The danger level is prompting authorities to take some unusual actions:
A government-led movement to have homeowners re-landscape their lawns with drought-resistant plants that also work as fire retarders. That means cactus, rockrose, and maples are in. Pines are out.
Hundreds of counties in the West have banned open fires, including use of charcoal barbecues in outlying areas. Call it a hibachi-free summer.
Motorized vehicles, because of their exhaust sparks and emissions systems, also are denied access to many public lands. In southern Colorado, which has one of the most active areas of natural gas development, exploration and pipeline expansion has been suspended again because of possible sparks from heavy equipment.
The Forest Service and four other federal land-management agencies with jurisdiction over half a billion acres of land are aggressively identifying forests filled with trees dying of beetle infestations.
In the San Isabel Forest above the Alpine Lodge, for example, recent outbreaks of pine beetles have left many acres covered in dead trees, but because they lie in federal wilderness areas, chainsaws to trim them are prohibited. Rep. Scott McInnis (R) of Colorado, chairman of the House subcommittee on Forests and Forest Health, has said such areas are just waiting to be turned into "charcoal wastelands."
Conservationists have shown signs they are willing to seek creative solutions to allow for thinning, but warn that hastily logging forests could initiate as many problems as it solves. "Politicians are beating up on environmentalists, blaming us for nearly a century of suppression that was promoted by the timber industry," says Rob Ament, executive director of American Wildlands. "Now they want to log the forest to save it from fire."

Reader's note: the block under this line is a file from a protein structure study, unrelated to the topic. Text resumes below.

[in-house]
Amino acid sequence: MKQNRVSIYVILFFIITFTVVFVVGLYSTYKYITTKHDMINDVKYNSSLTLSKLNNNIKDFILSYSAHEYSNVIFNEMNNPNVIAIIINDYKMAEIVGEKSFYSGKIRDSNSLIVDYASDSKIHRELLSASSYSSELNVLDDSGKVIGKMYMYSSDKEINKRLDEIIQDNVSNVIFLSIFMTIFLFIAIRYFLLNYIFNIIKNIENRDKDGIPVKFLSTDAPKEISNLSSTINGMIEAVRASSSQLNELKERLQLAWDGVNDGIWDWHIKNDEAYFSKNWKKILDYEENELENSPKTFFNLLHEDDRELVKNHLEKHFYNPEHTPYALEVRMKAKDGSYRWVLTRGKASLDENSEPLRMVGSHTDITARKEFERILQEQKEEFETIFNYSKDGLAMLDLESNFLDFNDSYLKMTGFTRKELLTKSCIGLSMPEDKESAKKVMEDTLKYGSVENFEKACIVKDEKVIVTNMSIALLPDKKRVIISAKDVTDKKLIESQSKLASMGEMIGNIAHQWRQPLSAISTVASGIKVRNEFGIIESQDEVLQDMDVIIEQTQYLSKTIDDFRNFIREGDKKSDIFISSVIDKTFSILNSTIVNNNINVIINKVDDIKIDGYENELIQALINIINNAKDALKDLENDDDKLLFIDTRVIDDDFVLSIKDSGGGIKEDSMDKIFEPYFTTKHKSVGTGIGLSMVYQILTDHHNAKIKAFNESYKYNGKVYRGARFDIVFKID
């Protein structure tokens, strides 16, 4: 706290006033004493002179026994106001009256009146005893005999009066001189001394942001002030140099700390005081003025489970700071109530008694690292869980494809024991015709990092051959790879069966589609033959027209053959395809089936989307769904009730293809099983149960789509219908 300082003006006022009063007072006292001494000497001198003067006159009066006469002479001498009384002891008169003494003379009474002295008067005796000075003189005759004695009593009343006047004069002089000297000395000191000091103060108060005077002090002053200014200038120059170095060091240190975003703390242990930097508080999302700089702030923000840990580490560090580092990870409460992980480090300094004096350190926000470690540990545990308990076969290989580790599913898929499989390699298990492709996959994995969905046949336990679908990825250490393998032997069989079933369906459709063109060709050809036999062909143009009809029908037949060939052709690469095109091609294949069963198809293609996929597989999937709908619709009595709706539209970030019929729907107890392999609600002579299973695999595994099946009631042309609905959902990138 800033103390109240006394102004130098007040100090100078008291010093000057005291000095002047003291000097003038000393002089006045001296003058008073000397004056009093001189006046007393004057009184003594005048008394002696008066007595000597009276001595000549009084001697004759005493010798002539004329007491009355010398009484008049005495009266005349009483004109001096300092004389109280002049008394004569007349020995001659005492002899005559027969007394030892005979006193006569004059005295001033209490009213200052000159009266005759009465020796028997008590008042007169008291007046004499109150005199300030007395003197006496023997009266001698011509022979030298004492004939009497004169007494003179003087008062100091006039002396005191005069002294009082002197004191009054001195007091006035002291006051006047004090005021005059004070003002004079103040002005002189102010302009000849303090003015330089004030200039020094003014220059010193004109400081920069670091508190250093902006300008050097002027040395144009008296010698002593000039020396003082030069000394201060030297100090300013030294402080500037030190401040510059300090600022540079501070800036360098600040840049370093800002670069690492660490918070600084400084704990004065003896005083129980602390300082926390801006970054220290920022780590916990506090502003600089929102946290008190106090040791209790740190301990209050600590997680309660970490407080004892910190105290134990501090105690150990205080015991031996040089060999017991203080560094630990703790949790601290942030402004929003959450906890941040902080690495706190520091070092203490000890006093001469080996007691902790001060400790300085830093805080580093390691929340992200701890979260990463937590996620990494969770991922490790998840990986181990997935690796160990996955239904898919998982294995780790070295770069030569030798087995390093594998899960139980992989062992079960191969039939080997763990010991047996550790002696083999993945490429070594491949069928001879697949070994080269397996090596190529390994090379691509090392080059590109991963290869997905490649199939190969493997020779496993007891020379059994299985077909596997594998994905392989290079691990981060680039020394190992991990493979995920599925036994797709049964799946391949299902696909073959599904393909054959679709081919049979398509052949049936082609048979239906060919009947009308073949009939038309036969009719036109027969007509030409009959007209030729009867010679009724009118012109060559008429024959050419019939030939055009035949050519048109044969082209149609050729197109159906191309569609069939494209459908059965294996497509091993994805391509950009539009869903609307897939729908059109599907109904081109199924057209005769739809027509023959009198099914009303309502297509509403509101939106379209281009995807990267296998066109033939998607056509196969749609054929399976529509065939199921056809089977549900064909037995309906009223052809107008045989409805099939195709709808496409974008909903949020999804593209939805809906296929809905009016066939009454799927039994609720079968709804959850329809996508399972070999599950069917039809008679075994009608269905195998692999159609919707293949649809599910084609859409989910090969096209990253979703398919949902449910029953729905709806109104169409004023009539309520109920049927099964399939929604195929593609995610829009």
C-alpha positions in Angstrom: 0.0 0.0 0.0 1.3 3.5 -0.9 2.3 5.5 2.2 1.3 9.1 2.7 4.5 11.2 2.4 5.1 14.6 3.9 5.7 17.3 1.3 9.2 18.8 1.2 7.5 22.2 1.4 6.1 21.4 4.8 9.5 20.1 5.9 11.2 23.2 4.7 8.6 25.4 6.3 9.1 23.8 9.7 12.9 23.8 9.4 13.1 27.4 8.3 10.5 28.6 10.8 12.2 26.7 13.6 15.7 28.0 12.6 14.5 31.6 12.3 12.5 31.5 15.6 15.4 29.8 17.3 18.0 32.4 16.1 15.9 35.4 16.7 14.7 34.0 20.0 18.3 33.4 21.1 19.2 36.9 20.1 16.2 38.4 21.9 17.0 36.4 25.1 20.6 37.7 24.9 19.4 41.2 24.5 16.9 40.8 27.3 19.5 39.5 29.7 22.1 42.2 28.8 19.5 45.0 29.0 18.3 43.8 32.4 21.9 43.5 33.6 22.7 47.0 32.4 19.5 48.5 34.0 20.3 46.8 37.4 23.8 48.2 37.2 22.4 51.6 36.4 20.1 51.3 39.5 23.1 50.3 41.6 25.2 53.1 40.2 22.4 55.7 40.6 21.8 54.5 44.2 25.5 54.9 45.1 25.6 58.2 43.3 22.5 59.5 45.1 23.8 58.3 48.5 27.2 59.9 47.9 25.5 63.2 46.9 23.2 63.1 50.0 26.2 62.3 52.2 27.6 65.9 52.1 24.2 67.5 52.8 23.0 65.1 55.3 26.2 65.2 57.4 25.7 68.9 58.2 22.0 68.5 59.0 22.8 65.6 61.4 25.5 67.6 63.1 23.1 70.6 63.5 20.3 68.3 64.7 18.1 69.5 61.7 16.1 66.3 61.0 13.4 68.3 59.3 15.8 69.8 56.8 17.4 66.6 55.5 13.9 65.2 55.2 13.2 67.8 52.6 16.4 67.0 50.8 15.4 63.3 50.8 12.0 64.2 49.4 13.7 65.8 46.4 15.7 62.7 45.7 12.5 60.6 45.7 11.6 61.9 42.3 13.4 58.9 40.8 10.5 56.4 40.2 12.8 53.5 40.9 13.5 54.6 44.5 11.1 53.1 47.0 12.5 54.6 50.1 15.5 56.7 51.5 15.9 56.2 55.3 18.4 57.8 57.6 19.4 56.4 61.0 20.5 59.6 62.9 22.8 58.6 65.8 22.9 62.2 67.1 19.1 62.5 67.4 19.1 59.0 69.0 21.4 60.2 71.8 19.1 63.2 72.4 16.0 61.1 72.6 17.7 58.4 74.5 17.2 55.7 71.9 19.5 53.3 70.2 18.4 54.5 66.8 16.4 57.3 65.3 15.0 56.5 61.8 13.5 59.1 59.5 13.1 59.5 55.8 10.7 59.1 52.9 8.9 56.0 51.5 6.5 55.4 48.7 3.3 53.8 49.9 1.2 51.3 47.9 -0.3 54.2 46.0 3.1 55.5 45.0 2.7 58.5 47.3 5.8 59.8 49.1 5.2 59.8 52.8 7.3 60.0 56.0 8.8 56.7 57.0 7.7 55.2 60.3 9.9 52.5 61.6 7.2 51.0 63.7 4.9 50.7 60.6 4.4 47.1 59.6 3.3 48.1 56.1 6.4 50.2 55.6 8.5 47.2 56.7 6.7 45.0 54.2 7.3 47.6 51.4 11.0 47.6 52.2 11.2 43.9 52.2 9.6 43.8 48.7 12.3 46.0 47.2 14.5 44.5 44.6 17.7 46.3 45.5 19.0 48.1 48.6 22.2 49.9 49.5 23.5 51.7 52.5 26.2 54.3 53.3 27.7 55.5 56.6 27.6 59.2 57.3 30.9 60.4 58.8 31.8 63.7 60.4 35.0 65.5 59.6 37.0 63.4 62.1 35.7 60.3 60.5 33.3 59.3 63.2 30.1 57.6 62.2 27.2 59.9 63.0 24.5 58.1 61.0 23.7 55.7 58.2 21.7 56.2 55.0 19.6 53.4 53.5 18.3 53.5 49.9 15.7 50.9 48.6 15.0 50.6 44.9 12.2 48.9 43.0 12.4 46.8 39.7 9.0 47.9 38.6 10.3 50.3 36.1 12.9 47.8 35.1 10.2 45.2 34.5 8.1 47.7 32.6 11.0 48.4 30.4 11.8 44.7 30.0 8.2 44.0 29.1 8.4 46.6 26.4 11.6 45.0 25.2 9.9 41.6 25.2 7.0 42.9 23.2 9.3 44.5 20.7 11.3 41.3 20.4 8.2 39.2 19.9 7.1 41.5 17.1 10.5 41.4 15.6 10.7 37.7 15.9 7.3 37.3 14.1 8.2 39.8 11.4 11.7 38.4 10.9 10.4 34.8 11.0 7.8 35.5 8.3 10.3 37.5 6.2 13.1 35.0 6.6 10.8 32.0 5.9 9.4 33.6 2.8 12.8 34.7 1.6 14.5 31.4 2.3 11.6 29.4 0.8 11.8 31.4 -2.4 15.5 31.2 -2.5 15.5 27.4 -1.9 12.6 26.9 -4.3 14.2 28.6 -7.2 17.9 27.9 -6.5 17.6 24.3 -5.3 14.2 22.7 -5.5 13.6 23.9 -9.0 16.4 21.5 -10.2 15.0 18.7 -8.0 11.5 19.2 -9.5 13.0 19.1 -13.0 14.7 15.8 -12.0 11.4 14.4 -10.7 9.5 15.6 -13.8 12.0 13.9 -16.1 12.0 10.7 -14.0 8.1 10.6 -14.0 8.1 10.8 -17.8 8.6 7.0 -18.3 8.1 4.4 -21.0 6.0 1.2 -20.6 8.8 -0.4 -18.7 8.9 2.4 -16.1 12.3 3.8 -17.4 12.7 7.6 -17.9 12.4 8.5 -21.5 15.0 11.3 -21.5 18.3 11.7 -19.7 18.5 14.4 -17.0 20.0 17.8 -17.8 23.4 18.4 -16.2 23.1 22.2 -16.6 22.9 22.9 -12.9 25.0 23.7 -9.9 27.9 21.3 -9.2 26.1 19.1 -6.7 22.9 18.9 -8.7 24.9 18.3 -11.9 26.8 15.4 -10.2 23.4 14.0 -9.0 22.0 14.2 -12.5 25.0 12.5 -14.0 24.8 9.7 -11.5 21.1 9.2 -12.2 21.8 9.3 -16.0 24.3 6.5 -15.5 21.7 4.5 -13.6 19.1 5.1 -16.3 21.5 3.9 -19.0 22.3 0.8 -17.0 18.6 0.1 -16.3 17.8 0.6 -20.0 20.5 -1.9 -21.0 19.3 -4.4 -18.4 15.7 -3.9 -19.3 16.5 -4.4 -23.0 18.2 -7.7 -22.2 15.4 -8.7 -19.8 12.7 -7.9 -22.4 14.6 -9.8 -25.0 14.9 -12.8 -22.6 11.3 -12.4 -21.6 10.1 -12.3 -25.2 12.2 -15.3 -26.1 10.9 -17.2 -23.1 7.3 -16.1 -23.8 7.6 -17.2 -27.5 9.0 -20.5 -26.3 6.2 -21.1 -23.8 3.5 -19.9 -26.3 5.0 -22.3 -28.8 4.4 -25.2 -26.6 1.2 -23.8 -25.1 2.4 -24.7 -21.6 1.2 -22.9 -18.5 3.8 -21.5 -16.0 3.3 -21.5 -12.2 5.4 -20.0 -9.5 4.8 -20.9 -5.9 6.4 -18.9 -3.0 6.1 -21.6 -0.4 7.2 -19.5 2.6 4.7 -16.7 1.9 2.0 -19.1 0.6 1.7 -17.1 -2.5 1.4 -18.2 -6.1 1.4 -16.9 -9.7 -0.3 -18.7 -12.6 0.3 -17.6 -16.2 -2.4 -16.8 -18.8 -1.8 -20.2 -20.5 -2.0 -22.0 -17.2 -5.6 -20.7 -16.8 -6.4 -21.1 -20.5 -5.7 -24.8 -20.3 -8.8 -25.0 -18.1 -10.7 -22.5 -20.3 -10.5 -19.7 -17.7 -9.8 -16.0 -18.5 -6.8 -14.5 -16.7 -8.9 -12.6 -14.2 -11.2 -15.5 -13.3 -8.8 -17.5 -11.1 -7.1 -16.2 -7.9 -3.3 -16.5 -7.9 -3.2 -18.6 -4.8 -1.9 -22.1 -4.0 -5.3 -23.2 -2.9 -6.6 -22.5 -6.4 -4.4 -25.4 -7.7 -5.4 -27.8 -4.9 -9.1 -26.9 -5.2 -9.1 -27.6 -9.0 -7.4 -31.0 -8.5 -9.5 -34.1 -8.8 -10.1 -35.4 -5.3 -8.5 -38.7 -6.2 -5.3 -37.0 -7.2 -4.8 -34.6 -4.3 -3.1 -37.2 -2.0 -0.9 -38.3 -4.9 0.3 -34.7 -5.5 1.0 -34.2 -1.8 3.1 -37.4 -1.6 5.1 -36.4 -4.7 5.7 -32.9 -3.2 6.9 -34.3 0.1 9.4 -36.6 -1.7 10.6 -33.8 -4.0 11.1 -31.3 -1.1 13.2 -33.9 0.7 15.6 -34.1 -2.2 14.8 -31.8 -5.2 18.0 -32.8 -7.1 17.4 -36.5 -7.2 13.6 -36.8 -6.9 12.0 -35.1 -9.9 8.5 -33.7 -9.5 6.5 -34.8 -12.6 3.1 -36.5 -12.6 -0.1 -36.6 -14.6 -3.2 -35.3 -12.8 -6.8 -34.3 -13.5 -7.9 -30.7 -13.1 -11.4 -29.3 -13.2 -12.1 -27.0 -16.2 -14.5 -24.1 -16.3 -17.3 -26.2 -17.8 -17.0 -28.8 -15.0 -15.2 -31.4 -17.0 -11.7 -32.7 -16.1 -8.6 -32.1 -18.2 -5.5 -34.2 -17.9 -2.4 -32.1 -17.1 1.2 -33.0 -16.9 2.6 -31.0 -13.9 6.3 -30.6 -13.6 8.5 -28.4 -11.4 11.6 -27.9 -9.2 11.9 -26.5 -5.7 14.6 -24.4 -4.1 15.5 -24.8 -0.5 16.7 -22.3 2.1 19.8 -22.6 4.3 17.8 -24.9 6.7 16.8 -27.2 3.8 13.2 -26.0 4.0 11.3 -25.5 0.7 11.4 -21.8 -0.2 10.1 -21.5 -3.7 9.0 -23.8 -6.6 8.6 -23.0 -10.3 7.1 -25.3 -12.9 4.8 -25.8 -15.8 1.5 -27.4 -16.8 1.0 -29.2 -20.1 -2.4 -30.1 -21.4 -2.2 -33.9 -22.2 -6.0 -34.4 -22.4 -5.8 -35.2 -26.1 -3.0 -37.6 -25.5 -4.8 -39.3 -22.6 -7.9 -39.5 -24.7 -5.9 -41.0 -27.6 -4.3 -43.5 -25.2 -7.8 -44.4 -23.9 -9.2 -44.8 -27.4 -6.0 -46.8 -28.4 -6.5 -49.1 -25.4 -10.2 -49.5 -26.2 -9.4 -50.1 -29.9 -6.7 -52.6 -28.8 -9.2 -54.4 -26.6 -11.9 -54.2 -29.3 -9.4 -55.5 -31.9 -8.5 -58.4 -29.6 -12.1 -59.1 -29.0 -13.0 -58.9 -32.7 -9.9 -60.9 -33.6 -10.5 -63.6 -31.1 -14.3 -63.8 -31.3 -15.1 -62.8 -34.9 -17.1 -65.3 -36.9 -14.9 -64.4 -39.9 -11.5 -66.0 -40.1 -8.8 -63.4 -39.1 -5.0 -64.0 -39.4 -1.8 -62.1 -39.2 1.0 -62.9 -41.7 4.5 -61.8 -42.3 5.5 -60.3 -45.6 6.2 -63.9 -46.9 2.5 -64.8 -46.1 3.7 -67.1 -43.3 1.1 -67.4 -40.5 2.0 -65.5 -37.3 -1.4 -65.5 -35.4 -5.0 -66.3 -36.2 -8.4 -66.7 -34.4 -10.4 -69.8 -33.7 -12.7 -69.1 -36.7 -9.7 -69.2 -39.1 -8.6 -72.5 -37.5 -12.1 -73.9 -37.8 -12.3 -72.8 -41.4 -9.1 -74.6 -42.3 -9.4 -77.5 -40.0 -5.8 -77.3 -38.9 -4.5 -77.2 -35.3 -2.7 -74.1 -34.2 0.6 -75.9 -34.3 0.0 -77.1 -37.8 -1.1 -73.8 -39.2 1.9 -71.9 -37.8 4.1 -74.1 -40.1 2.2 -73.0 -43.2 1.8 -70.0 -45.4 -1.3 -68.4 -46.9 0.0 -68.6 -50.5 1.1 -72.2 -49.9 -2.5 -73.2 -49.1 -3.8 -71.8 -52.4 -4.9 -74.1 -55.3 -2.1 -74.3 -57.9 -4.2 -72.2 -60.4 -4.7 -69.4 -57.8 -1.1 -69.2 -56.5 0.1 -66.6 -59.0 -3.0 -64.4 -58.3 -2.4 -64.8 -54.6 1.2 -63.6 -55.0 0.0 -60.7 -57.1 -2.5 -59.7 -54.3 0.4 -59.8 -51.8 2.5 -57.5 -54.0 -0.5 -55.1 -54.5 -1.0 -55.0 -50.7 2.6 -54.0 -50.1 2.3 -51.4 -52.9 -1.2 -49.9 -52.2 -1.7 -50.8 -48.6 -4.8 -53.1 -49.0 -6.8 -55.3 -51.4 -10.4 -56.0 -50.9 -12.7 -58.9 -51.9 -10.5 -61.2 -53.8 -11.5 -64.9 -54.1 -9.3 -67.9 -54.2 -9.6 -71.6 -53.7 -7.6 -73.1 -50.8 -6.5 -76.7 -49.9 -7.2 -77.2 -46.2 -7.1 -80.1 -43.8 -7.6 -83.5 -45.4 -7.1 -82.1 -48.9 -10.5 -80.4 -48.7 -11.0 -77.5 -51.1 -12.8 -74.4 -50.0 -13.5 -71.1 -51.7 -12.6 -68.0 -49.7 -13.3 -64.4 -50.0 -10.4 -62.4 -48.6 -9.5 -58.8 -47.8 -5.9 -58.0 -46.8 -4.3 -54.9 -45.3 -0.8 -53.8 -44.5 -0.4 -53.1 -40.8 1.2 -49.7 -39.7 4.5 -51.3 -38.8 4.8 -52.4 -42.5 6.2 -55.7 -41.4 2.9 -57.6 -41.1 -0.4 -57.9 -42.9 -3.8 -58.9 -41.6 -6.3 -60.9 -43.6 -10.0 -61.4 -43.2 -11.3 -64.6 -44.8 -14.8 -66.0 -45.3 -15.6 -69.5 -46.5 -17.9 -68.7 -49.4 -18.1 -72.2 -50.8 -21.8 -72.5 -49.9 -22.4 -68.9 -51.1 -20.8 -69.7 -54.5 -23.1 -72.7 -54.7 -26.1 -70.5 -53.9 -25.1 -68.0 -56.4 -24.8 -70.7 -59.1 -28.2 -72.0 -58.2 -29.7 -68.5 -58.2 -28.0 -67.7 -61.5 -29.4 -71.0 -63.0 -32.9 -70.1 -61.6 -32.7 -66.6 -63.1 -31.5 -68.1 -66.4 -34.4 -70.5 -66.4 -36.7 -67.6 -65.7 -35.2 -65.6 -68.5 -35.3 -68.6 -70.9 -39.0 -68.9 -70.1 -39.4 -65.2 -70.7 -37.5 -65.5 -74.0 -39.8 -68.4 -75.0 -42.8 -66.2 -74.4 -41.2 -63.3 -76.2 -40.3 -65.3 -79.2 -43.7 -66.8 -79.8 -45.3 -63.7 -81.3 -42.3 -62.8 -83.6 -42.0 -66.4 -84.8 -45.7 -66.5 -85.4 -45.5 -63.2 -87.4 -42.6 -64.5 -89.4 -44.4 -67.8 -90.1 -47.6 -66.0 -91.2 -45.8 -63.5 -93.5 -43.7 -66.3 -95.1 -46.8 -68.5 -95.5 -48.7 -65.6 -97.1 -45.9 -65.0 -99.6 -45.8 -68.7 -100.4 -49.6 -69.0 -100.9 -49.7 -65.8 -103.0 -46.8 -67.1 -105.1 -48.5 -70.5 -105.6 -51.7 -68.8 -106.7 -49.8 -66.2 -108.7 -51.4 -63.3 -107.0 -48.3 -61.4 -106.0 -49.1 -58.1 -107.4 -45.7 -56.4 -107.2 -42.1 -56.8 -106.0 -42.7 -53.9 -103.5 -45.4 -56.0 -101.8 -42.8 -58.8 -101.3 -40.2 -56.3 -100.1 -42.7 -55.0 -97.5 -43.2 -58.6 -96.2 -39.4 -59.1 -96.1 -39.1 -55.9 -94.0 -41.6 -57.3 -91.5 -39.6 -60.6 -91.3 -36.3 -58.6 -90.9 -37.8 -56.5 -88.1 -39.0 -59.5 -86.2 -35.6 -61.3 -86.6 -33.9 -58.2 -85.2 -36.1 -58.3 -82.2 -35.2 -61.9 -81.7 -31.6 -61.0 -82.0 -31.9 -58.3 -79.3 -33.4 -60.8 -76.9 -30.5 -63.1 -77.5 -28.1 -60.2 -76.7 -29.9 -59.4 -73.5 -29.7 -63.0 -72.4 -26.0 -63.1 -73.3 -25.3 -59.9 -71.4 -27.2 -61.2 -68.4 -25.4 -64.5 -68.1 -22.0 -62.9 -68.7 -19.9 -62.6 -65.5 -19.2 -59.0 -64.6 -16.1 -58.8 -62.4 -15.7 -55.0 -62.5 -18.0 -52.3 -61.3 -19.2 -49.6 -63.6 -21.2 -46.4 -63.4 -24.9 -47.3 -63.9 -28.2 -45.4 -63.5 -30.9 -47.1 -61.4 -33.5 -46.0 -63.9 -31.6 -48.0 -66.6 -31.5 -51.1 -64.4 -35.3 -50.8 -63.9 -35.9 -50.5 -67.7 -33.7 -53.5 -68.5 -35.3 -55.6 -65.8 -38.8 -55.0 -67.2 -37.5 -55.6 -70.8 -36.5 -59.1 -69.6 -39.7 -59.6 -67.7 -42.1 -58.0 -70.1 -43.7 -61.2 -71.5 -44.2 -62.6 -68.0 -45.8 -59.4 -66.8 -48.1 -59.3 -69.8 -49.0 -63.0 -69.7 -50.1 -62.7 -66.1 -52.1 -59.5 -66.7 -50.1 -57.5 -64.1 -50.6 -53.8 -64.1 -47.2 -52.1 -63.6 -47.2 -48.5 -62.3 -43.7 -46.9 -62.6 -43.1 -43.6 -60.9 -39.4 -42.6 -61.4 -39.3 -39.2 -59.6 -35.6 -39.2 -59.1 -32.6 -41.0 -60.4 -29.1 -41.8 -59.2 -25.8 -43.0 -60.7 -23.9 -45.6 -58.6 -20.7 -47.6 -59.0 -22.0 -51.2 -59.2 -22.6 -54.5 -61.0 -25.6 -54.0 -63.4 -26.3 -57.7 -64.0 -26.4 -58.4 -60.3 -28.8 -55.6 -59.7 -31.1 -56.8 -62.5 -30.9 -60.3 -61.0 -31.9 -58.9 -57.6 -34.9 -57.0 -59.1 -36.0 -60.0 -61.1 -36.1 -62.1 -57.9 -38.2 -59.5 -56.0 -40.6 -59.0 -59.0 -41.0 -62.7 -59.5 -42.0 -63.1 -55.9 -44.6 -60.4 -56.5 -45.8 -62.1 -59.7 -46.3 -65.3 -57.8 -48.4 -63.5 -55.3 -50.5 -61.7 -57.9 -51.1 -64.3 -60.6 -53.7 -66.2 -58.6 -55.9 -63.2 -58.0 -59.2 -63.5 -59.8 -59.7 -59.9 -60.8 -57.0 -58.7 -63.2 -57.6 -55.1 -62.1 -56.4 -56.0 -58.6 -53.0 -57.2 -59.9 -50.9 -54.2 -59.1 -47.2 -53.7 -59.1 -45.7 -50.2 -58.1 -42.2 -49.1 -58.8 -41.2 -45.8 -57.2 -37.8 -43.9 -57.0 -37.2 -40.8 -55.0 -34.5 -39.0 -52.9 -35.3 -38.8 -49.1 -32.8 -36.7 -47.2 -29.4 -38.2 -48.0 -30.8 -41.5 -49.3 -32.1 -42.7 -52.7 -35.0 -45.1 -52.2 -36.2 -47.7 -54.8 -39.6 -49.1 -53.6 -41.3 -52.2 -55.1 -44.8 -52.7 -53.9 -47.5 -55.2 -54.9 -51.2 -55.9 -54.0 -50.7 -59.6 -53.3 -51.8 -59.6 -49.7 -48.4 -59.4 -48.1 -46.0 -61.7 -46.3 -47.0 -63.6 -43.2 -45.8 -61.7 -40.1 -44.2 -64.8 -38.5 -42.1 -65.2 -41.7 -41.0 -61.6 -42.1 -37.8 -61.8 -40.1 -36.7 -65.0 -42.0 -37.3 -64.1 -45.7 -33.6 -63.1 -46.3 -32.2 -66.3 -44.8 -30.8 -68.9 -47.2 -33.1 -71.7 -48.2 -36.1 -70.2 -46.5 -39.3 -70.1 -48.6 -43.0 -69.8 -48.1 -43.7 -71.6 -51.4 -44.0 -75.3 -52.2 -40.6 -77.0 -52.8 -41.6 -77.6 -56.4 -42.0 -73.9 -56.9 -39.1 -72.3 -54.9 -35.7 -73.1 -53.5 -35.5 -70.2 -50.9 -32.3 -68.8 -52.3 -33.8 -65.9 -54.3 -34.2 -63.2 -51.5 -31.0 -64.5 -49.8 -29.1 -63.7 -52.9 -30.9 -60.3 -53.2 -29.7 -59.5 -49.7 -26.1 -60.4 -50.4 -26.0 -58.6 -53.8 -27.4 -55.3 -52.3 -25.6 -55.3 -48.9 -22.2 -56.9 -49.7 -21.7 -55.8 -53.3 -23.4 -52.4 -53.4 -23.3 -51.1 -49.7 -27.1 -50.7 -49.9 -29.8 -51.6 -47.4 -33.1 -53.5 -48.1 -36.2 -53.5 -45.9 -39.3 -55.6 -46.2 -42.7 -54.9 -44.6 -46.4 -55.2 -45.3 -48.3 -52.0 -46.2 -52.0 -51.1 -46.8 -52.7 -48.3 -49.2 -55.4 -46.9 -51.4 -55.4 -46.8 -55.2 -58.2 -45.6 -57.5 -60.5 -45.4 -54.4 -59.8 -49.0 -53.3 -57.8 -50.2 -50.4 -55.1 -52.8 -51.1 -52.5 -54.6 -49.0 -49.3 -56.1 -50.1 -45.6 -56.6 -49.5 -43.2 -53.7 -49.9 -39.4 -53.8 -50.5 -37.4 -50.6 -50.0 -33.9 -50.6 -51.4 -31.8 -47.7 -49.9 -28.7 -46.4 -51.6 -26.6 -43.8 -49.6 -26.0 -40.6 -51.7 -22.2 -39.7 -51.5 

This year even Smokey the Bear, once lionized as the symbol of fire suppression, then demonized as an archaic ecological icon, must be confused. Today, Smokey is being prominently displayed again imploring public land users to put all fires out.
By far the greatest looming danger in weeks ahead is from fireworks. California State Fire Marshal John Tennant has implemented a "zero tolerance" policy and is ready to slap those who use illegal pyrotechnics with fines and potential jail time.
Convening a special task force, California also has rented billboard space and taken out ads on television and radio encouraging citizens to turn in users of illegal fireworks just as they would drug dealers. Fireworks sales have been banned in several states, and dozens of cities have canceled their planned pyrotechnic displays, replacing them instead with laser light shows.
"The public's participation in our war against illegal fireworks will bolster the already stressed resources of fire and law-enforcement agencies," says Mr. Tennant.
For many towns in the West, trying to prevent fires this year has been complicated by another factor the lack of water for lawns. At the same time many states have imposed burning bans, they also have called for water rationing.
In Denver, for example, homeowners are advised to water their lawns every three days. Yet fire officials say that such things as rural golf courses can serve as strategic fire breaks. A few course managers have tried to strike a compromise by continuing to sprinkle fairways while letting roughs go unwatered.
There have been no complaints, so far, from high handicappers who stray off the fairway.